[11:12] Cassy Price: So, then beside our regular sex hormones like our progesterone and our estrogen that are coursing through our bodies our whole lives, there is also other hormones that come out specifically for pregnancy like HCG. Do those hormones ever play into that mental health picture?

[11:30] Dr. Niki Nephin: HCG; there has not been a lot of research done on the impacts specifically to pregnancy, depression or postpartum depression. What happens is that that hormone signals the body to release more of our sex hormones. I don’t think HCG plays a huge picture, at least we don’t know that yet, but we do see other hormones. You imagine that there is like a triad of hormones and the sex hormones are on one point, and then we have our adrenal hormones, and then we have our thyroid hormones. Those all create a complex web of how they interact. So, during pregnancy all of those hormones are still on board, right? Some of them are up regulated and some of them are down regulated. So, we more often see things like thyroid hormones can really impact mood, they can impact mood outside of pregnancy and postpartum, but certainly that is exaggerated in pregnancy and postpartum. Specifically in the first four months before the foetus starts to produce its own thyroid hormone. So, that is sort of one area where you might see extra changes happening or extra influence outside of specifically the sex hormones. The other is cortisol, which is our stress hormone or adrenal hormone. That changes throughout pregnancy as well. It is not really well understood actually about what those changes are about, but we know that in the third trimester cortisol actually goes up naturally and we want it to be up naturally because it can help speed up the lung maturation of the baby. We would also feel that shift in that third trimester towards maybe more stress like responses from that cortisol. That can aggravate mood disorders or mimic them.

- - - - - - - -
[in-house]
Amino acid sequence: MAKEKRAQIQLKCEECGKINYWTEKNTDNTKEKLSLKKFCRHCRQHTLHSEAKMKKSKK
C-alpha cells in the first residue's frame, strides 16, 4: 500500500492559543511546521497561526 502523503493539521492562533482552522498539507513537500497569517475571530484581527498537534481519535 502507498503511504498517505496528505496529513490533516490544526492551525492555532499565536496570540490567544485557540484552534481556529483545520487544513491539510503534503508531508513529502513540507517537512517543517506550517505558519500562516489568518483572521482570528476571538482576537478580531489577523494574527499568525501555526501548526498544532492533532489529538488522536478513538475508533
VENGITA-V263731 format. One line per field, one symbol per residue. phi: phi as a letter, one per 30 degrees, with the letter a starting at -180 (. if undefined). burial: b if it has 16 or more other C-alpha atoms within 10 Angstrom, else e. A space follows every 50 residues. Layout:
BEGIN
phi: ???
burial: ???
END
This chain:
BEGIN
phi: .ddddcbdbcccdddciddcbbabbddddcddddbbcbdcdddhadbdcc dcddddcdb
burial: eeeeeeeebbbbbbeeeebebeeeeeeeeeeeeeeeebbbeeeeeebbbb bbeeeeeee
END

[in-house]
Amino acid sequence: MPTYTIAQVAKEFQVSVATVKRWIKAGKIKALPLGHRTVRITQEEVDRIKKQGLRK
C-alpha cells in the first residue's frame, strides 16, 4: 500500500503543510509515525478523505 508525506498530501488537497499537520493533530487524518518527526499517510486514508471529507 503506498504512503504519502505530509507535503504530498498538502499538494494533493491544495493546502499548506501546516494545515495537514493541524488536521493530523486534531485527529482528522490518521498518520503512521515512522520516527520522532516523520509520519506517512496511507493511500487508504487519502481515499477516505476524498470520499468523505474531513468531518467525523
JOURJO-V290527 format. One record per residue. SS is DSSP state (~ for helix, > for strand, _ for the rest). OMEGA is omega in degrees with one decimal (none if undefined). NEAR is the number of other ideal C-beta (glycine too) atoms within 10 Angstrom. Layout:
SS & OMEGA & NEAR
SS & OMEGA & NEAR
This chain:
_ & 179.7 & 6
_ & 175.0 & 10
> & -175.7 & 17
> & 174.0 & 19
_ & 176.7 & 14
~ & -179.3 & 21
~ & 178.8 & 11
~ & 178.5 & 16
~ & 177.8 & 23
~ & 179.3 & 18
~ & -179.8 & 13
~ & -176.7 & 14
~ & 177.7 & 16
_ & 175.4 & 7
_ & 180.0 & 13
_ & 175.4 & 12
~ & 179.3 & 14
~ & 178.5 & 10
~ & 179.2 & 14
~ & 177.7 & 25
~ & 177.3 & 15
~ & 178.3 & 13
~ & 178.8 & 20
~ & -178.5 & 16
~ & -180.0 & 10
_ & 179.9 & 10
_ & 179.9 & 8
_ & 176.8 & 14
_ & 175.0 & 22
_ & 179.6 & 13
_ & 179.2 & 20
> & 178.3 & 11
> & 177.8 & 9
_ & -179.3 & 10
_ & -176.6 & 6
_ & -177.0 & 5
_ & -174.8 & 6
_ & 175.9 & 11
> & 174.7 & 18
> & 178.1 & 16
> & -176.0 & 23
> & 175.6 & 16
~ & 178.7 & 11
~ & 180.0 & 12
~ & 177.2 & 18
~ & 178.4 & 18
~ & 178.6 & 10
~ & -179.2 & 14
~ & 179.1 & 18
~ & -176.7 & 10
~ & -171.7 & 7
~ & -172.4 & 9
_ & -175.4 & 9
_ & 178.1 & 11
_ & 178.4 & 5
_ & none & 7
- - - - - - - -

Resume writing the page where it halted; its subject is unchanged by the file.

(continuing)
[13:33] Cassy Price: That is interesting. Does that also play into what we would deem ‘baby brain’ then, when women have a harder time focusing or remembering things, especially later on in pregnancy?